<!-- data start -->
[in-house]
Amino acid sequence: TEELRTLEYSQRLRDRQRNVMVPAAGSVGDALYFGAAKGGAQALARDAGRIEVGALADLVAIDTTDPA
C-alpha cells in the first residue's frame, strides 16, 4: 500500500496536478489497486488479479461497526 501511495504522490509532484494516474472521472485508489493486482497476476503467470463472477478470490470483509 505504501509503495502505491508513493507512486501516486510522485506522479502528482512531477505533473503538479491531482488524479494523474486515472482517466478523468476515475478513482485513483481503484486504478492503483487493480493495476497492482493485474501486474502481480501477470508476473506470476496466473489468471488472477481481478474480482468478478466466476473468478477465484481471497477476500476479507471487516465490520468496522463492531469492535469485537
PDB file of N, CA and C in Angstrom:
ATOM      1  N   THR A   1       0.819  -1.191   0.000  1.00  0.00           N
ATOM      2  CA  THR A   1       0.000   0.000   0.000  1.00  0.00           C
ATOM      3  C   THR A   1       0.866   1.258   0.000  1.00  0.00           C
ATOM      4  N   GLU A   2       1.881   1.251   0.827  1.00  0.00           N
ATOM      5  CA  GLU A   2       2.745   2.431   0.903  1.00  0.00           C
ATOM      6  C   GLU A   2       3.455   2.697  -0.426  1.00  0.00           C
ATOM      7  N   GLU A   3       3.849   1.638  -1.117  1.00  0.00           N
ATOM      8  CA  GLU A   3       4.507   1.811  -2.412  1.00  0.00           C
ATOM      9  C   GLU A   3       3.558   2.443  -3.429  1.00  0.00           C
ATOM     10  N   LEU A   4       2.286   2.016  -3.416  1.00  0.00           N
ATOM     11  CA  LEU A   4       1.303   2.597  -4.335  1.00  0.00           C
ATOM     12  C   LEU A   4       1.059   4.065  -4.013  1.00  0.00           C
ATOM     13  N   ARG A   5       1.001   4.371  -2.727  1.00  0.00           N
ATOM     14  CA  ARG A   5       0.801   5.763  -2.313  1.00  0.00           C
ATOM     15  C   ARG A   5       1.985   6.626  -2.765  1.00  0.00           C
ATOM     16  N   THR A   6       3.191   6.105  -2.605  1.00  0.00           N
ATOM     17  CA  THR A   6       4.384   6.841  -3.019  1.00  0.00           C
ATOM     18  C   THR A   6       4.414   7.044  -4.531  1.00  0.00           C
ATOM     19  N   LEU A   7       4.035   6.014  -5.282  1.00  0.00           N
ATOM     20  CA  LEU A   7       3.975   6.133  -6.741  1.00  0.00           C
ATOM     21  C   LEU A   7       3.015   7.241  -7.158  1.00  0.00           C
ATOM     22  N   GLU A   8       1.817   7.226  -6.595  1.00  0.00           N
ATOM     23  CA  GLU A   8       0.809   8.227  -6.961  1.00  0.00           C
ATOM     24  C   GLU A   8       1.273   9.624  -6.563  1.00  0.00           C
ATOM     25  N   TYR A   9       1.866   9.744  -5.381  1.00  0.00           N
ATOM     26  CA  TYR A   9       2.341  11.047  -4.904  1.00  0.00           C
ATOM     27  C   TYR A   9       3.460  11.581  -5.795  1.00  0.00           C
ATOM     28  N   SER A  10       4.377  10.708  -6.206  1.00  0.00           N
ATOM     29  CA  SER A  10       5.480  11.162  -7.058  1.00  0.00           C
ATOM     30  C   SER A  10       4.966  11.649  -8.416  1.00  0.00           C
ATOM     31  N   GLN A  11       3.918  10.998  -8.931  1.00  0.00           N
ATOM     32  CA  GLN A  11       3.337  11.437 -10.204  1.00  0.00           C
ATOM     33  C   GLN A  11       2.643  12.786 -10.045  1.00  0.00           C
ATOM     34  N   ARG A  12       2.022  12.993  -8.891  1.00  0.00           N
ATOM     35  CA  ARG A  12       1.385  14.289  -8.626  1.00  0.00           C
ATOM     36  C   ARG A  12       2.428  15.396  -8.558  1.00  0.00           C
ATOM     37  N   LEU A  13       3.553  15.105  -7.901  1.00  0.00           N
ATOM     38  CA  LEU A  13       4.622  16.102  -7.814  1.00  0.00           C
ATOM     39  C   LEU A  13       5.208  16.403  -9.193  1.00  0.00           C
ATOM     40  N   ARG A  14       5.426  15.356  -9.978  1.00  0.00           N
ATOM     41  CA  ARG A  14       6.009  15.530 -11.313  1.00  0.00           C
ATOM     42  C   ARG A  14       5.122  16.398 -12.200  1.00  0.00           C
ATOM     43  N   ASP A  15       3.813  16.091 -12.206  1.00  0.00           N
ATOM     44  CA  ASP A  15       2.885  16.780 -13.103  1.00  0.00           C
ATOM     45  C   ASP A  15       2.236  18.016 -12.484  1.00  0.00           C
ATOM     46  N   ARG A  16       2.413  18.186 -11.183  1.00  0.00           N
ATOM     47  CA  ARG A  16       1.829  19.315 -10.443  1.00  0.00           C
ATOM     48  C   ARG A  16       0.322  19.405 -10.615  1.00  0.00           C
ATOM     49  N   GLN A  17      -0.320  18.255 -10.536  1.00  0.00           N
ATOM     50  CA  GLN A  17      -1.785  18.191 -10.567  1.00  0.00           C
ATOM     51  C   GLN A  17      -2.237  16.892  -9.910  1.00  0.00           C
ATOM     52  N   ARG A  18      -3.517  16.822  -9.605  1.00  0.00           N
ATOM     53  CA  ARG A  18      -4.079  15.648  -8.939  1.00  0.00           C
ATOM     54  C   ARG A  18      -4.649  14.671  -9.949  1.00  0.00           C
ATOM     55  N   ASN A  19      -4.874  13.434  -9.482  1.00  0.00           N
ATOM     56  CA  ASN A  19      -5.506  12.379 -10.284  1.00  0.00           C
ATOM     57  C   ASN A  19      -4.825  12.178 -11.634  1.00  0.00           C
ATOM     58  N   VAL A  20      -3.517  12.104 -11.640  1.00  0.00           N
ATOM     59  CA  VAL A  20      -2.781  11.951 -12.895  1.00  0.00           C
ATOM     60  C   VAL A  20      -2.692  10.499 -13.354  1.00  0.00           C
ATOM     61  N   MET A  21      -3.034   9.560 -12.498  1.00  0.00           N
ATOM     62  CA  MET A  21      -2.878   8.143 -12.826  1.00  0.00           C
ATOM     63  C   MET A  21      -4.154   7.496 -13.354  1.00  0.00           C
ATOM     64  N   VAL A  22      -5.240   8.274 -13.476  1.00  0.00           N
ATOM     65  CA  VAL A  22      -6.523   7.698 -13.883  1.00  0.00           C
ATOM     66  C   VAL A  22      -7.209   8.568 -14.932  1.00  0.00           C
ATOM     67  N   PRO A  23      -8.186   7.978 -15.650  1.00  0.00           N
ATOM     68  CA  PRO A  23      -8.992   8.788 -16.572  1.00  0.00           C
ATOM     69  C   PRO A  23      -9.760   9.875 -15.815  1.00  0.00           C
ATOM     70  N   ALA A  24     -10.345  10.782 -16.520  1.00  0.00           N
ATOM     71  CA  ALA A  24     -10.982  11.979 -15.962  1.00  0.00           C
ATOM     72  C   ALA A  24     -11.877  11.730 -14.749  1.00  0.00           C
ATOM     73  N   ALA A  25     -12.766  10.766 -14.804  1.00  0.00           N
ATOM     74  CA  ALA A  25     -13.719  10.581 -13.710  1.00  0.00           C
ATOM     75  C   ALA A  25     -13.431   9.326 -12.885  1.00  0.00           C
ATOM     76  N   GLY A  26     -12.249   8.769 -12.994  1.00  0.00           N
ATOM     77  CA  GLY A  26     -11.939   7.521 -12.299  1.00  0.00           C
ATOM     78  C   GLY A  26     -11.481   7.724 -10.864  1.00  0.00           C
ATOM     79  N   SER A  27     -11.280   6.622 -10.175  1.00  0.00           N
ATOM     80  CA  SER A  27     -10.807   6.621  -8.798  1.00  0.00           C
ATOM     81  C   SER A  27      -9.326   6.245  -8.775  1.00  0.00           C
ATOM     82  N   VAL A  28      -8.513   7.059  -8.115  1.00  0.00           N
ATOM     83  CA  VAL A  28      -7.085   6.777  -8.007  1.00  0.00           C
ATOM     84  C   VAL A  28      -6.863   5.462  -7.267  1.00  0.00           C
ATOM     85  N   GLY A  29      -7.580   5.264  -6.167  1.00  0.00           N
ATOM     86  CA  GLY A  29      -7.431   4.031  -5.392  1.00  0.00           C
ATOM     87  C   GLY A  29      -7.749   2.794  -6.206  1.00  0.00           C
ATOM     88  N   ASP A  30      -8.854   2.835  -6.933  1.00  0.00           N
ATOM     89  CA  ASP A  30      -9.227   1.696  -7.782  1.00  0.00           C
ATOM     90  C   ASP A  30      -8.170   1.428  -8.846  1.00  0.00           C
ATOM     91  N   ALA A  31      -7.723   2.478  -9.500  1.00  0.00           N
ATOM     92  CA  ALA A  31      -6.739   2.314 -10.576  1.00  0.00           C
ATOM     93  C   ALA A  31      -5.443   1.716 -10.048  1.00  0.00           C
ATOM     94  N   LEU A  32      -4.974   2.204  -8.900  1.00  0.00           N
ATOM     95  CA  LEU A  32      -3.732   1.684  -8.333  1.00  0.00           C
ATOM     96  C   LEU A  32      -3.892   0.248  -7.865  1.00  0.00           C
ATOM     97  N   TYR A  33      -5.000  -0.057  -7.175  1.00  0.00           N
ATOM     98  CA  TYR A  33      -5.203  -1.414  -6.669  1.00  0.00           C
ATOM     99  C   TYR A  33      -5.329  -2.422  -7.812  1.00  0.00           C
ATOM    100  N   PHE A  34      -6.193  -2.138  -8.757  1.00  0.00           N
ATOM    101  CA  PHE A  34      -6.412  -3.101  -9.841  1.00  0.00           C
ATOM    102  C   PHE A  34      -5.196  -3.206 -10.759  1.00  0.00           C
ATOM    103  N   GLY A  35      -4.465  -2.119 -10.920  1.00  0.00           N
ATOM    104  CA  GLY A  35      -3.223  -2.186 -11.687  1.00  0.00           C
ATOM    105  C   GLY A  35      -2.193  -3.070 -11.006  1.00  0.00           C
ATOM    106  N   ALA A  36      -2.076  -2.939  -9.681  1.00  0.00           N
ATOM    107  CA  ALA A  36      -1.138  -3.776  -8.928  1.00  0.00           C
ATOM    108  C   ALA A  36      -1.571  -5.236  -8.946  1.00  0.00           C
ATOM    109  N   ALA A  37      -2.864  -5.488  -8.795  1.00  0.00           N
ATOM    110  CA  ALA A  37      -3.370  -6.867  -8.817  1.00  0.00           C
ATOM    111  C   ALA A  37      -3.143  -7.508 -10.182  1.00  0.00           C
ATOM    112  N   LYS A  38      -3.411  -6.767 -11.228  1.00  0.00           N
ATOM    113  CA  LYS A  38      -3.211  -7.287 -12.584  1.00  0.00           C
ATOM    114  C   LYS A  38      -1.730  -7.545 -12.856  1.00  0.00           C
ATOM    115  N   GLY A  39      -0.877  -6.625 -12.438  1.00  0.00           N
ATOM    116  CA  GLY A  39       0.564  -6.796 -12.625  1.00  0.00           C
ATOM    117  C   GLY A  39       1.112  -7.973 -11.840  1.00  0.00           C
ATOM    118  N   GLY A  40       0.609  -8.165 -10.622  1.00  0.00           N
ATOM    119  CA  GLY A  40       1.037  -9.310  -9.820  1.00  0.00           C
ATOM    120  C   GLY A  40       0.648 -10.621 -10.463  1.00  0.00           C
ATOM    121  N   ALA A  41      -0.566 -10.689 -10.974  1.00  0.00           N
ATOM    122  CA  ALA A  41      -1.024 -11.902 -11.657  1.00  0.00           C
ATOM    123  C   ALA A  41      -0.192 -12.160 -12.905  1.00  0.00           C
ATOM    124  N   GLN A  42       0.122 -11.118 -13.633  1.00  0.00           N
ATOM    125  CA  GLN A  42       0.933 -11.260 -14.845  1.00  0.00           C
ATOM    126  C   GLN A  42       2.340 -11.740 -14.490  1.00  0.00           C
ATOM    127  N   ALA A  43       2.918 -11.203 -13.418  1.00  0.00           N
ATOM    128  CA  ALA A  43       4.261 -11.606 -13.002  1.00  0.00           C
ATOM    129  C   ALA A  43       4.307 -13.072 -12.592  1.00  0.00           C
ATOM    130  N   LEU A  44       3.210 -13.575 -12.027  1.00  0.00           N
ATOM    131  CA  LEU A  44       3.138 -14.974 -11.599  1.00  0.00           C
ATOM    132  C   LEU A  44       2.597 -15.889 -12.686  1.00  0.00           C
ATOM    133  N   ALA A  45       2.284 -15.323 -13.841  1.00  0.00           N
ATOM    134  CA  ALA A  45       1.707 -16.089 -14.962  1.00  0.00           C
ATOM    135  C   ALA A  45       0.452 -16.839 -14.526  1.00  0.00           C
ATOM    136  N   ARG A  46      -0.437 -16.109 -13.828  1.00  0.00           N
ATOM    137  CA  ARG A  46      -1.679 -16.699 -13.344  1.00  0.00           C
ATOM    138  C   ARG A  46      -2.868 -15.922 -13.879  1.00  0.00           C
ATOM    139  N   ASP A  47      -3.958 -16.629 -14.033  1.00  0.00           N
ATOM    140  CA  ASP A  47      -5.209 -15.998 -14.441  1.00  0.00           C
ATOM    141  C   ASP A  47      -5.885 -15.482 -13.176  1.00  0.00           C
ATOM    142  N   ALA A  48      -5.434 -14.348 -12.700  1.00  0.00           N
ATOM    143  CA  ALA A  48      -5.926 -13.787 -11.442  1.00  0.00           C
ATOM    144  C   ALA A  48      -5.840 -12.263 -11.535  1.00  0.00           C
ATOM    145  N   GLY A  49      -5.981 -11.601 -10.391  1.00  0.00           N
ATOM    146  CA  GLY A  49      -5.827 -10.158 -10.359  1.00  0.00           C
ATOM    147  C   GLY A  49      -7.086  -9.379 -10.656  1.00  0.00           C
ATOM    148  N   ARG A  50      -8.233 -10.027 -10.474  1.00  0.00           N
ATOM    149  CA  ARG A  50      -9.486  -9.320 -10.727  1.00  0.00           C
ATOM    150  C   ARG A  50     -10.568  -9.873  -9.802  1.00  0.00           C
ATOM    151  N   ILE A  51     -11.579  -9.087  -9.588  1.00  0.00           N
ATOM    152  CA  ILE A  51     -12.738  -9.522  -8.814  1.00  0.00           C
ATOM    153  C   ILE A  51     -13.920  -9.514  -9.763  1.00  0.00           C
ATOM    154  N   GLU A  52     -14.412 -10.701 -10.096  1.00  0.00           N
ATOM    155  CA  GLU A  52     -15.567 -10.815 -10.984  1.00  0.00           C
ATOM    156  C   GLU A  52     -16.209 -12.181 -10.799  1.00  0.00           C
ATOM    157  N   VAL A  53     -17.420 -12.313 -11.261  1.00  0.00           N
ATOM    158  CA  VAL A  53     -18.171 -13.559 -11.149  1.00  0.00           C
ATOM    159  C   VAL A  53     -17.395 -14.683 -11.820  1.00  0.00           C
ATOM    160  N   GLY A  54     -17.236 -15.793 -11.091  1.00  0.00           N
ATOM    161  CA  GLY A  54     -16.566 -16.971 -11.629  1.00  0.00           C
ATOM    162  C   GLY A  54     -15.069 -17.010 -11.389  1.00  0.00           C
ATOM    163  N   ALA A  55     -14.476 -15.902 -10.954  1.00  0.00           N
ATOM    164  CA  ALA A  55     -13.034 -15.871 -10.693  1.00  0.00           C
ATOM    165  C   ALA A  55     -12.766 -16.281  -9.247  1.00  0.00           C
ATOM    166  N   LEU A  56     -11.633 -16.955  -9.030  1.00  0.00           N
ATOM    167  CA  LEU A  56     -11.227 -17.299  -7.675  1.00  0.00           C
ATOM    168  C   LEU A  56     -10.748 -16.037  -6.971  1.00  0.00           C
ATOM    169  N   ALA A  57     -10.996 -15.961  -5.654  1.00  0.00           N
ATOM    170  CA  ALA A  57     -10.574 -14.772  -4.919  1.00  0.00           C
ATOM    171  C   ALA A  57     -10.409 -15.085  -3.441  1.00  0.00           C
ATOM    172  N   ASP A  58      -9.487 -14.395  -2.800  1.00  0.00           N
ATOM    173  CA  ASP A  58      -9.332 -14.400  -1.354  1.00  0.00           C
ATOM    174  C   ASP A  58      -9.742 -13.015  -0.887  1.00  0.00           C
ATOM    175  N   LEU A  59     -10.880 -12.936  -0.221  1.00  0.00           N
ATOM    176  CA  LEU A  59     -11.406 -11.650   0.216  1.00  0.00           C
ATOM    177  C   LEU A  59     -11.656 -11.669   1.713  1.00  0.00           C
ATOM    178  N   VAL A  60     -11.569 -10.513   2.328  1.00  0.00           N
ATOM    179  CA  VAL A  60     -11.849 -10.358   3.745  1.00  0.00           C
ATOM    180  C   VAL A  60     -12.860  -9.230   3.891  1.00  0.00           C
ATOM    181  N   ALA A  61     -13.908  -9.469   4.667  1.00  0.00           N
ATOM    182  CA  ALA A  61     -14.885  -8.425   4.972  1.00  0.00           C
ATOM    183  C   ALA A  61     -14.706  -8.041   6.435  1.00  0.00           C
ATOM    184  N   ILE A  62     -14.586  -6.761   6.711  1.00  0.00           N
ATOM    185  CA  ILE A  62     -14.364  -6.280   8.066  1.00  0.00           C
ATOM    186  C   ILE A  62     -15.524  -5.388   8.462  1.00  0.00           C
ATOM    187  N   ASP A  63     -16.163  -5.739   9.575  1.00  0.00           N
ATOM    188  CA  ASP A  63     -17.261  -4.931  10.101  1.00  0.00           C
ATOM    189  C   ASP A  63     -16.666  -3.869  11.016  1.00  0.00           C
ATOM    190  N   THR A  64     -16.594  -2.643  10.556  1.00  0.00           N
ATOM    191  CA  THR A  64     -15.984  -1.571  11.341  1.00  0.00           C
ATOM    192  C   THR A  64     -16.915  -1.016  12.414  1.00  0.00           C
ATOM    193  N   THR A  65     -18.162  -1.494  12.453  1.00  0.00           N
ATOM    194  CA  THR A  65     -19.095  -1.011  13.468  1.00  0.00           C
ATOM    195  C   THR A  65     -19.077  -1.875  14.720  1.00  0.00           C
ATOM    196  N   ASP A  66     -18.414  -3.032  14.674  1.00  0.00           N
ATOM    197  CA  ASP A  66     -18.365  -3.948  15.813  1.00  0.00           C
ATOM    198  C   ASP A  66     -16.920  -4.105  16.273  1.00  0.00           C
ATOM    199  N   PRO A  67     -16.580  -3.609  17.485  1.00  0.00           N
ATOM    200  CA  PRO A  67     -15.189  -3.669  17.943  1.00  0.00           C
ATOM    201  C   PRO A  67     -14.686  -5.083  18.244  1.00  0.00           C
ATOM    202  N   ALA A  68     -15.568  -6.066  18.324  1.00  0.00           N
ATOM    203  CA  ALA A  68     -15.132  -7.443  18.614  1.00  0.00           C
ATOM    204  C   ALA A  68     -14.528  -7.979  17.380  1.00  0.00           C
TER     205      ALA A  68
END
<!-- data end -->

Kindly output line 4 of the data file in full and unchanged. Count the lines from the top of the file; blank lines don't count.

PDB file of N, CA and C in Angstrom: